21. Freeman, RB . 2011: What can we learn from NLRA to create labor law for the 21st century? ABA Journal on Labor and Employment Law 26 (2): 327–344.

  22. Hacker, JS and Pierson, P . 2010: Winner-take-all politics. Simon and Schuster: New York.

  23. Heckman, JJ and LaFontaine, PA . 2010: The American high school graduation rate: Trends and levels. The Review of Economics and Statistics 92 (2): 244–262.

  24. Jacoby, S . 2005: The embedded corporation: Corporate governance and human resource management in Japan and the United States. Princeton University Press: Princeton.

  25. Jacoby, S . 2009: Finance and labor: Perspectives on risk, inequality, and democracy. In: Brown, C, Eichengreen, B and Reich, M (eds). Labor in the Era of Globalization. Cambridge University Press: Cambridge.

  26. Kochan, TA . 2011: Rethinking and reframing U.S. policy on worker voice and representation. ABA Journal of Labor and Employment Law 26 (2): 231–249.

  27. Kochan, TA, Eaton, A, McKersie, RB and Adler, P . 2009: Healing together: The Kaiser permanente labor management partnership. Cornell University/ILR Press: Ithaca.

  28. Kochan, TA, Katz, HC and McKersie, RB . 1986: The transformation of American industrial relations. Basic Books: New York.

  29. Kruse, D, Freeman, R and Blasi, J (eds). 2010: Shared capitalism at work: Employee ownership, profit and gain sharing, and broad-based stock options. University of Chicago Press: Chicago.

  30. Lawrence, RZ and Slaughter, MJ . 1993: Trade and U.S. wages: Giant sucking sound or small hiccup? Brookings Papers on Economic Activity 2: 161–210.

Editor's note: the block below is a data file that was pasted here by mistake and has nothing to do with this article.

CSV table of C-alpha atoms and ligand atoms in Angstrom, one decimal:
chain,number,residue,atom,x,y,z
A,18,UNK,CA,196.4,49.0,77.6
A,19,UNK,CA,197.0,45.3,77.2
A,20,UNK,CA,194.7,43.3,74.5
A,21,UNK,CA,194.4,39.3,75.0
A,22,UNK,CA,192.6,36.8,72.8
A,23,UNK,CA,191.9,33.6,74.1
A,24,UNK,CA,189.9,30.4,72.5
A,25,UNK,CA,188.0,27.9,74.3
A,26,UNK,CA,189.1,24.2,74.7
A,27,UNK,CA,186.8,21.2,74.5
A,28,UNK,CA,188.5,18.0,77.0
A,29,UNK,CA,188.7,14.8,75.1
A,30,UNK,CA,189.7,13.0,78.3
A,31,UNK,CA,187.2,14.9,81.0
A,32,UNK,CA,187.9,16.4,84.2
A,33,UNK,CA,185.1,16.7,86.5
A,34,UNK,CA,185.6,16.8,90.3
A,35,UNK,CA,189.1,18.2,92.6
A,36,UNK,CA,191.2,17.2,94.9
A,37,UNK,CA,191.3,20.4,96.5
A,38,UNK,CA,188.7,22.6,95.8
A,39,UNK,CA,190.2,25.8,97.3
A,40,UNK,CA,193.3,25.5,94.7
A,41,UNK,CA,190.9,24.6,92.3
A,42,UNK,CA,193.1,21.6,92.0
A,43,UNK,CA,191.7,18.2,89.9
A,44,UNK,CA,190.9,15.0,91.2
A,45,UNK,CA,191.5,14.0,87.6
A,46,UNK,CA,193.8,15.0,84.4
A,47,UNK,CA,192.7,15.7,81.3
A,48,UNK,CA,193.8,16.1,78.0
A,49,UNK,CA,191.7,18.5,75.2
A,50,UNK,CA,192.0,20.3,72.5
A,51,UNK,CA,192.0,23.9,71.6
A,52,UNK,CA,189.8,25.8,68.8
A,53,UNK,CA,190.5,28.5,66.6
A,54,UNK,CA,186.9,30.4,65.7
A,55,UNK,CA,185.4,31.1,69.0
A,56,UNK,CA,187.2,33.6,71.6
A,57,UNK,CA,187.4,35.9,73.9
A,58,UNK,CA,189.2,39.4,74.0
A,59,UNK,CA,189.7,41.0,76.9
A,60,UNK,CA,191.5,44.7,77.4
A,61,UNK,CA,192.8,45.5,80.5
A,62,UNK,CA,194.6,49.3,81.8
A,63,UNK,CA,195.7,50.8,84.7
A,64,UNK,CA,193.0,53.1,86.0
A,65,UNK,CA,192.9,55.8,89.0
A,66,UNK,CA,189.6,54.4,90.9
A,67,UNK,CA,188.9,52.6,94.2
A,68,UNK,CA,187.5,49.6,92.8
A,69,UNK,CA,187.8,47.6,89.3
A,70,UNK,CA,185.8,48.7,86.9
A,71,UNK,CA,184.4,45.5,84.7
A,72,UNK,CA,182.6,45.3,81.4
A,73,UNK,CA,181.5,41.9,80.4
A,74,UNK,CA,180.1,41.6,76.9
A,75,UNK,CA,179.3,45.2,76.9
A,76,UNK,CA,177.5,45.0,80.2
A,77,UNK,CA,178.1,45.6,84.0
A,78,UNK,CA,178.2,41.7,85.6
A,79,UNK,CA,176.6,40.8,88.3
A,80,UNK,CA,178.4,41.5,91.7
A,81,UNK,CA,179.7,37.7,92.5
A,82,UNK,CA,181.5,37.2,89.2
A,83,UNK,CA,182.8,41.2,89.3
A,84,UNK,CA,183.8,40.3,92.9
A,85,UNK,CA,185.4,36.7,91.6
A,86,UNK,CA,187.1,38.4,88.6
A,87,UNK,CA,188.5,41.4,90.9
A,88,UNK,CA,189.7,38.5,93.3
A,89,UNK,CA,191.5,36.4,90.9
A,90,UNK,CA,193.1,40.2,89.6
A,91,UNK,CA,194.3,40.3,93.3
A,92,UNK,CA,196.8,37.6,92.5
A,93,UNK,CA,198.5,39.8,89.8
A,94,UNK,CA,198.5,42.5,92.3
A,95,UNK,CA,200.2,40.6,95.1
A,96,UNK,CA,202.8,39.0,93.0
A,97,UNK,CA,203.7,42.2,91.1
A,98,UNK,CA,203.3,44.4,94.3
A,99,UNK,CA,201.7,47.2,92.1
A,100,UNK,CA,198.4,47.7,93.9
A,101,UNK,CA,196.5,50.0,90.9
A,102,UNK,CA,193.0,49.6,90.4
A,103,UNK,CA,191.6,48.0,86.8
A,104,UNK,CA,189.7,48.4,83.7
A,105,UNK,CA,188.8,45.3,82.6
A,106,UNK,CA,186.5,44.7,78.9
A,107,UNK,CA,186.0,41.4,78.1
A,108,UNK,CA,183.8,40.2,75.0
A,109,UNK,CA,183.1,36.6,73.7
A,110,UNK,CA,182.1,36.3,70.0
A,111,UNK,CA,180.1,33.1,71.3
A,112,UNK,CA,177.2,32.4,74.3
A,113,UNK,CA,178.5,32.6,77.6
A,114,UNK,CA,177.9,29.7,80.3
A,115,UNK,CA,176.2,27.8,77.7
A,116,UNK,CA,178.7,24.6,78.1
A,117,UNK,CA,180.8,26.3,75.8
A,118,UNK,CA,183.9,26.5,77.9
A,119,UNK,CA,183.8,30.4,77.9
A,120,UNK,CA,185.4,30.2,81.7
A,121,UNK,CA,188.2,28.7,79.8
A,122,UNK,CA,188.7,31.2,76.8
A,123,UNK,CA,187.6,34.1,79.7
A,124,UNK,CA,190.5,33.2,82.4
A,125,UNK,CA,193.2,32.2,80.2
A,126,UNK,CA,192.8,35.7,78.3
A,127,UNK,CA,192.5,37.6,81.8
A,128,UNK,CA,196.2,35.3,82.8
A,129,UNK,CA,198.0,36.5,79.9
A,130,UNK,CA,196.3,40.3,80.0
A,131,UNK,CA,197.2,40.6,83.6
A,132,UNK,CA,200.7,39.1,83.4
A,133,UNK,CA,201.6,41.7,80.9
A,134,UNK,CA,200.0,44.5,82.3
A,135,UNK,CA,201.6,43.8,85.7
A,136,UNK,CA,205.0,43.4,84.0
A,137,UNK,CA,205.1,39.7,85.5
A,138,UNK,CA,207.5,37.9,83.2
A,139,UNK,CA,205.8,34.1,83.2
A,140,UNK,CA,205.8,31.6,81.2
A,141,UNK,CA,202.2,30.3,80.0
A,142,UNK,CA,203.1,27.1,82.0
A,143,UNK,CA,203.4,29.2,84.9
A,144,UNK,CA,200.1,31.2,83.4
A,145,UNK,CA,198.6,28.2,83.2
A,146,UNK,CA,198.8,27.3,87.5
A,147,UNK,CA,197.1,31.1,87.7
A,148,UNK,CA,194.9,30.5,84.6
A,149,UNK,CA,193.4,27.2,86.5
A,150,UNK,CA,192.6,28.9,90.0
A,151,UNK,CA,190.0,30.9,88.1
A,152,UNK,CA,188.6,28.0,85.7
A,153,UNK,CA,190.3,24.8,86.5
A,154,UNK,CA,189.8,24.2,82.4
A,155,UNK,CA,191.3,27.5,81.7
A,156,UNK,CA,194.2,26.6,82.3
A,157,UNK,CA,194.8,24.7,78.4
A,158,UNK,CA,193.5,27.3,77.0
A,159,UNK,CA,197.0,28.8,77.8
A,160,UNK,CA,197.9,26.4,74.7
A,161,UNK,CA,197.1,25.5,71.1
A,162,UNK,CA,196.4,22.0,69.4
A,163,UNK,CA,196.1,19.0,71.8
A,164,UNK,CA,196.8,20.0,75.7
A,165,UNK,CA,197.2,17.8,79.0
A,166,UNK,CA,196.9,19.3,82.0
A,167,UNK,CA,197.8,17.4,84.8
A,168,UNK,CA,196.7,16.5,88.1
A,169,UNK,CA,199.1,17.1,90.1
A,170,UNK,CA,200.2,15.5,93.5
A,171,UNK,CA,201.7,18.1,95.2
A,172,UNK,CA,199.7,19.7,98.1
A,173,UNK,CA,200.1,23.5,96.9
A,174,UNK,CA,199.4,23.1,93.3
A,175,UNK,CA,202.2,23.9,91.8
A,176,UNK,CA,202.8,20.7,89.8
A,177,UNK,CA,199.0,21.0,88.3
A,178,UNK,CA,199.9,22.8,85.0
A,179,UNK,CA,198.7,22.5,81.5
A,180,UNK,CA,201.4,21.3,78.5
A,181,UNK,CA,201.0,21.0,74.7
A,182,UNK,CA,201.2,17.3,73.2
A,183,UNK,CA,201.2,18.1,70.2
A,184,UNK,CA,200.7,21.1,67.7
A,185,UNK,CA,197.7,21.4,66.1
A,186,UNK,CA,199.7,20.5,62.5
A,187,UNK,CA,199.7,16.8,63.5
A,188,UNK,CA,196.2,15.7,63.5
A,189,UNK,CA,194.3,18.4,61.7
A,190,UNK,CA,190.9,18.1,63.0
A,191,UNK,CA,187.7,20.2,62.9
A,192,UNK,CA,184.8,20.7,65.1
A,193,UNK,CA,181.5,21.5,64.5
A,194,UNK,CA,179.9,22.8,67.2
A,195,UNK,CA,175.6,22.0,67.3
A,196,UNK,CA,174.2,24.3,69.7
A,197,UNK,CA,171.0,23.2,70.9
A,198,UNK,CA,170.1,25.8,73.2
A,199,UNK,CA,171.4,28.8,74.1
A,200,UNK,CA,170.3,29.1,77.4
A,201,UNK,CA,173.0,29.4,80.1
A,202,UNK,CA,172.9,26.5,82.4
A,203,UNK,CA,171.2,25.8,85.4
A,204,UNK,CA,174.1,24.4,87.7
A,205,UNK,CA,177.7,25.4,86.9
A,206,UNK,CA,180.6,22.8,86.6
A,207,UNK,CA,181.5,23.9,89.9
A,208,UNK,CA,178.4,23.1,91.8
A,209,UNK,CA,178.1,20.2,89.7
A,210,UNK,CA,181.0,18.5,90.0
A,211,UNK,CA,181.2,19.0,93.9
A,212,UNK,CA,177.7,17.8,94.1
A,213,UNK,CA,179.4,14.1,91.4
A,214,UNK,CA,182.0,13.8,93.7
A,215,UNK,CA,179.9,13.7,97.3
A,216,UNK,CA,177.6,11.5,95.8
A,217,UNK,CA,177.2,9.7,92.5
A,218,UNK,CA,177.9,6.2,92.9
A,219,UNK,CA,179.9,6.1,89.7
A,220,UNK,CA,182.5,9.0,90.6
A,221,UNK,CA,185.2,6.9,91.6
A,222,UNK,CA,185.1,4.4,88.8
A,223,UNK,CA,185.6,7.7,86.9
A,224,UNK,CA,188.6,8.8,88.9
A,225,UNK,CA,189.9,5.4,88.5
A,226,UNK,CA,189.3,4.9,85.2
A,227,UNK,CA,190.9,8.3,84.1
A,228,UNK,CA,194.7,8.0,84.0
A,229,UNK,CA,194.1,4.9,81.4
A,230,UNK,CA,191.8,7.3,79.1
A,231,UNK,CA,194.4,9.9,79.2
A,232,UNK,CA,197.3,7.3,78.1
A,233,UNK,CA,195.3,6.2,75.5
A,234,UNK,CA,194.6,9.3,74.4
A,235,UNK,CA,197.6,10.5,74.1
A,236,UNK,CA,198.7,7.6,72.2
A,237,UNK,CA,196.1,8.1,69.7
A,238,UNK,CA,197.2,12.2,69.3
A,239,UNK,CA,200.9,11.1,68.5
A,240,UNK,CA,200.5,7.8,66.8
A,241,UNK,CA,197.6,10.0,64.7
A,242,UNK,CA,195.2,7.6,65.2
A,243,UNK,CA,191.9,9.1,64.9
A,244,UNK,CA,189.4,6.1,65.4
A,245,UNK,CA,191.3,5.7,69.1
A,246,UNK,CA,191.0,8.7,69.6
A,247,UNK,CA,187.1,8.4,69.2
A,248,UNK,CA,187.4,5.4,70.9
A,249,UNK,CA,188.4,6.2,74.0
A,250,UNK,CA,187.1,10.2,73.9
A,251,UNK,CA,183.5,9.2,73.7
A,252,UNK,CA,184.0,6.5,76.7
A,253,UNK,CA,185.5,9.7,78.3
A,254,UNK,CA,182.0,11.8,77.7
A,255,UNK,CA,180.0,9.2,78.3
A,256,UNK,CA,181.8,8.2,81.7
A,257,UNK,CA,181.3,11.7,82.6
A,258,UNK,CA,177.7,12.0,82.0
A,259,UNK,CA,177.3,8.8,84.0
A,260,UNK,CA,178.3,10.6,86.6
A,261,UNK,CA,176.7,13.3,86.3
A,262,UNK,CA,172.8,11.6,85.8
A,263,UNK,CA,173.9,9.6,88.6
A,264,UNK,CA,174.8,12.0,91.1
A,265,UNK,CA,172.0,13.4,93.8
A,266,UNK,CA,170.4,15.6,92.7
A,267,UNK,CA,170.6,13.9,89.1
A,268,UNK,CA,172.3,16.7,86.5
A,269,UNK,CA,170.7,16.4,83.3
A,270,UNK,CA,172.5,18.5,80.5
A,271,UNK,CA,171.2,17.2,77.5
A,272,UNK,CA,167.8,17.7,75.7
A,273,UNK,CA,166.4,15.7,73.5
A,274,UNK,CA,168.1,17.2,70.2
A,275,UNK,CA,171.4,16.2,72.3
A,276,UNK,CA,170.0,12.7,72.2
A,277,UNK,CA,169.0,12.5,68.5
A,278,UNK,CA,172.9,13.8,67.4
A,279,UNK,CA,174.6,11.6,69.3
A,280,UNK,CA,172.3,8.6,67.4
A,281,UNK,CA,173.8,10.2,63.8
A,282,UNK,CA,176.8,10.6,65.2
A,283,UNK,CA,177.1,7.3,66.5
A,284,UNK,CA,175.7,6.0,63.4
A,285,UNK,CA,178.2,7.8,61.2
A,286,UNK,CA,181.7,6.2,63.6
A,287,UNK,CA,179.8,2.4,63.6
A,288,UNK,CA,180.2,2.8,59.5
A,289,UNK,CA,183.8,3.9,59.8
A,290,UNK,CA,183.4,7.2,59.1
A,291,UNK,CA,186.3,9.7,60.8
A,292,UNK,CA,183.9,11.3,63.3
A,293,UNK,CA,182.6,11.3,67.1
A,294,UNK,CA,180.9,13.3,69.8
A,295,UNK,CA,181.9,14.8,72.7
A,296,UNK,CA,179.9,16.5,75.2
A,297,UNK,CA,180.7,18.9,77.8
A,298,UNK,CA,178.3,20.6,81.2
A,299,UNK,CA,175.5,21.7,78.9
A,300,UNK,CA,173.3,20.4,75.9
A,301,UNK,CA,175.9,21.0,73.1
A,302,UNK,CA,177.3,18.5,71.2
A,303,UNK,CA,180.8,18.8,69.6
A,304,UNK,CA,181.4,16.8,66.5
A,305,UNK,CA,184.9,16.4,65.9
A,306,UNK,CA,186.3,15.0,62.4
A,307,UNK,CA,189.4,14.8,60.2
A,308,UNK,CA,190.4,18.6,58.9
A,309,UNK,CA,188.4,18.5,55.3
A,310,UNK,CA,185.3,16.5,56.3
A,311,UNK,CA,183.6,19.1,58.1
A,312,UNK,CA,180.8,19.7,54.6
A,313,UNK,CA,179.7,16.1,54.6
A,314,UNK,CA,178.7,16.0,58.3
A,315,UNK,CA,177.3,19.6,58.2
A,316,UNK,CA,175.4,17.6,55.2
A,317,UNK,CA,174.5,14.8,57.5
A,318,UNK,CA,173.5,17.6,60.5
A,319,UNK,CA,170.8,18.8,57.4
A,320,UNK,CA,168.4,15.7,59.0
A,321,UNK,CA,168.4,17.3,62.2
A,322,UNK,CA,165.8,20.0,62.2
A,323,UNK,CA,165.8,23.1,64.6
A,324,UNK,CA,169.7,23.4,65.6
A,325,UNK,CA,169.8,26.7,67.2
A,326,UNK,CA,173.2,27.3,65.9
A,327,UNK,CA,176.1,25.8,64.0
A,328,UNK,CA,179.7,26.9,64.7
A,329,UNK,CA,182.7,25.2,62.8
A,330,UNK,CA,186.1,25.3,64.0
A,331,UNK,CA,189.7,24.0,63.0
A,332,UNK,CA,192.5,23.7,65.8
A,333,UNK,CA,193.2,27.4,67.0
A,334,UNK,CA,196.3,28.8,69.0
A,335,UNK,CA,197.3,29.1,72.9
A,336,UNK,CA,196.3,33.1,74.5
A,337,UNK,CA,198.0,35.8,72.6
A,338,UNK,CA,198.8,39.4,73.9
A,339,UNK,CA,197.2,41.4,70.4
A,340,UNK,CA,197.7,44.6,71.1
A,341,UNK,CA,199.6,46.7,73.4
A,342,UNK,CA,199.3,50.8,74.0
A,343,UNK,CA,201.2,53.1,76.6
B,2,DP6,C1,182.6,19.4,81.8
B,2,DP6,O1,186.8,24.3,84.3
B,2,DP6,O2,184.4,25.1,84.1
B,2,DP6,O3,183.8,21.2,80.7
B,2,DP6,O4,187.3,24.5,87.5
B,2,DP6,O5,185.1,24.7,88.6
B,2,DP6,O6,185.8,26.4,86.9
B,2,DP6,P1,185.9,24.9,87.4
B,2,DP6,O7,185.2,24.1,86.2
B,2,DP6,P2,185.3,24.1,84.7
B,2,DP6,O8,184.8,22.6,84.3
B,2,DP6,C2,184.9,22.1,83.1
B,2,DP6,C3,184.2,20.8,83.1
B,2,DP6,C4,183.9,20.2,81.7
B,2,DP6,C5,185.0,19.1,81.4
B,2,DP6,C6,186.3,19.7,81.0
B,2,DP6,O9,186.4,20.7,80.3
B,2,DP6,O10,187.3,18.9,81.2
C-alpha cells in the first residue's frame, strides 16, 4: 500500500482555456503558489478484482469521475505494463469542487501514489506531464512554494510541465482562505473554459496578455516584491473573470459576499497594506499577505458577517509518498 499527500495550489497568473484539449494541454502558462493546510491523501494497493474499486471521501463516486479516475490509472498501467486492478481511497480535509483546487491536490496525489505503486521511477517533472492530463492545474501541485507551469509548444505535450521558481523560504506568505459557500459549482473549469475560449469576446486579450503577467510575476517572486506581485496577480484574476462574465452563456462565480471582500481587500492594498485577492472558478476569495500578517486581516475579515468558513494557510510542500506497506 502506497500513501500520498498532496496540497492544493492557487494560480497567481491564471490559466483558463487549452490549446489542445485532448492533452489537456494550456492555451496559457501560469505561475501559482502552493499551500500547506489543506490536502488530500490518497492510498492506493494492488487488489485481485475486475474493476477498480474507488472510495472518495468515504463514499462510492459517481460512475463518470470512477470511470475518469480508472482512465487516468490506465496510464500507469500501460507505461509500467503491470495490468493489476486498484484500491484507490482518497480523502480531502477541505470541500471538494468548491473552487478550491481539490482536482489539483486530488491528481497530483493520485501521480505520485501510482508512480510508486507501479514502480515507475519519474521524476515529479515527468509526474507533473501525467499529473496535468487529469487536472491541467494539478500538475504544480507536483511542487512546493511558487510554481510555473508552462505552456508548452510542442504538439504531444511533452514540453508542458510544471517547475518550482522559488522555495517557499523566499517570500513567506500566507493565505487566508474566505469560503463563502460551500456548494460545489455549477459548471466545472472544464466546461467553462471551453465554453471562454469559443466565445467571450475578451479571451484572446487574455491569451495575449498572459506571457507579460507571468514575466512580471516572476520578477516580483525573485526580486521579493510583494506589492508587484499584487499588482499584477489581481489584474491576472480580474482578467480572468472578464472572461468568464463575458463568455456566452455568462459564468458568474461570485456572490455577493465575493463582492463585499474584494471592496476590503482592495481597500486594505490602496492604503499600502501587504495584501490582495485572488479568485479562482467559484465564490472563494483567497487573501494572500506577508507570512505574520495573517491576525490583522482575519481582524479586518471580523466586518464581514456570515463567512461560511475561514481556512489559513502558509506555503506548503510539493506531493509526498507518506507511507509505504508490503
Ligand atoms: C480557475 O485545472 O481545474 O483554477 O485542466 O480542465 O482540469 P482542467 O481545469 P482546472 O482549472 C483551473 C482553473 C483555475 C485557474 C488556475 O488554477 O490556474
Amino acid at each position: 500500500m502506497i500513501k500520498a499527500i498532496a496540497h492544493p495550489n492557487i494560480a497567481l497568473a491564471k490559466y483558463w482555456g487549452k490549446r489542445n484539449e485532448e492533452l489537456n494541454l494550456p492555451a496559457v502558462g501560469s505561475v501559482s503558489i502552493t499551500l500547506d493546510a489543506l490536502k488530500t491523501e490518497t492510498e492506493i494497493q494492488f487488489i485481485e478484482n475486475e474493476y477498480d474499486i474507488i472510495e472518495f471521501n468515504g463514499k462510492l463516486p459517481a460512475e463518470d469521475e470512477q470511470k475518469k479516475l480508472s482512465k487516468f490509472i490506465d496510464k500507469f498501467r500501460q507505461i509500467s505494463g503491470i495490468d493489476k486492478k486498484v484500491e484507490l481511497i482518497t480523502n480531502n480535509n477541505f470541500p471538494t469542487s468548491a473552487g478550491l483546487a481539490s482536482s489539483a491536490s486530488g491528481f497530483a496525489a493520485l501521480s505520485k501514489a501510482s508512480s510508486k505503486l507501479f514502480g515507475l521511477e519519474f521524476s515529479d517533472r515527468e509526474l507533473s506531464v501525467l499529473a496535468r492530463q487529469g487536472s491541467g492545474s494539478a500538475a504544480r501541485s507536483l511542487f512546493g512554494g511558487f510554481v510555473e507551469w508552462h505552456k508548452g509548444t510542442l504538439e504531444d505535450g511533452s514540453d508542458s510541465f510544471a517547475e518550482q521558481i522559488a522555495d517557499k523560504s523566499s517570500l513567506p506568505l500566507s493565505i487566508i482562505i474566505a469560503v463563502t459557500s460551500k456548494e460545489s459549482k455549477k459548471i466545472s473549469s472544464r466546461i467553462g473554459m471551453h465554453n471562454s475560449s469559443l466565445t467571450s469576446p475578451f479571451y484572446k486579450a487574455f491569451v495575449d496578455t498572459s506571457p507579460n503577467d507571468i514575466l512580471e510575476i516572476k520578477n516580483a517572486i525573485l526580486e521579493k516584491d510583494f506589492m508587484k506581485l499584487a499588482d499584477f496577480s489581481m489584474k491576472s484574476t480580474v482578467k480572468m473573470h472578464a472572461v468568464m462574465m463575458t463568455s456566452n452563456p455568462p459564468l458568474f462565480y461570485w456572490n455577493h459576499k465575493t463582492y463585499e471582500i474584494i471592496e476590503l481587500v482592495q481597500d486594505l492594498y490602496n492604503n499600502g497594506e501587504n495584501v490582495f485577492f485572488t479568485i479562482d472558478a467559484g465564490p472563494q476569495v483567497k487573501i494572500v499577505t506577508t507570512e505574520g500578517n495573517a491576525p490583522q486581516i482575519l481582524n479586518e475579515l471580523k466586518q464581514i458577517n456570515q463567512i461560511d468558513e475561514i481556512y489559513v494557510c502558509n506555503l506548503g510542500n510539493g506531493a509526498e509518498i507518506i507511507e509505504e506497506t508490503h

31. Lazonick, W . 2009: Sustainable prosperity in the new economy. W.E. Upjohn Institute: Kalamazoo, MI.

  32. Leonard, J . 1984: Employment and occupational advance under affirmative action. Review of Economics and Statistics 66 (3): 377–385.

  33. Lee, DS . 1999: Wage inequality in the United States during the 1980s: Rising dispersion or falling minimum wage. Quarterly Journal of Economics 114 (3): 977–1023.

  34. Lemeiux, T . 2008: The changing nature of wage inequality. Journal of Population Economics 21 (1): 21–48.

  35. Levine, DI and Lewin, D . 2006: The new ‘managerial misclassification’ challenge to old wage and hour law; or, what is managerial work. In: Lewin, D (ed). Contemporary Issues in Employment Relations. Labor and Employment Relations Association: Champaign, IL, pp. 189–222.

  36. Levy, F and Murnane, RJ . 2004: The new division of labor: How computers are creating the next job market. Princeton University Press: Princeton.

  37. Levy, F and Temin, P . 2009: Institutions and wages in post-world war II America. In: Brown, C, Eichengreen, B and Reich, M (eds). Labor in the Era of Globalization, Chapter 1. Cambridge University Press: Cambridge.

  38. Lewin, D . 2011: Resolving employment disputes through the courts: Recent evidence from managerial misclassification and independent contractor vs. employee status litigation. Paper presented to the 63rd annual meeting, Labor and Employment Relations Association, Denver, CO, January.

  39. Lichtenstein, N . 1995: The most dangerous man in Detroit. Basic Books: New York.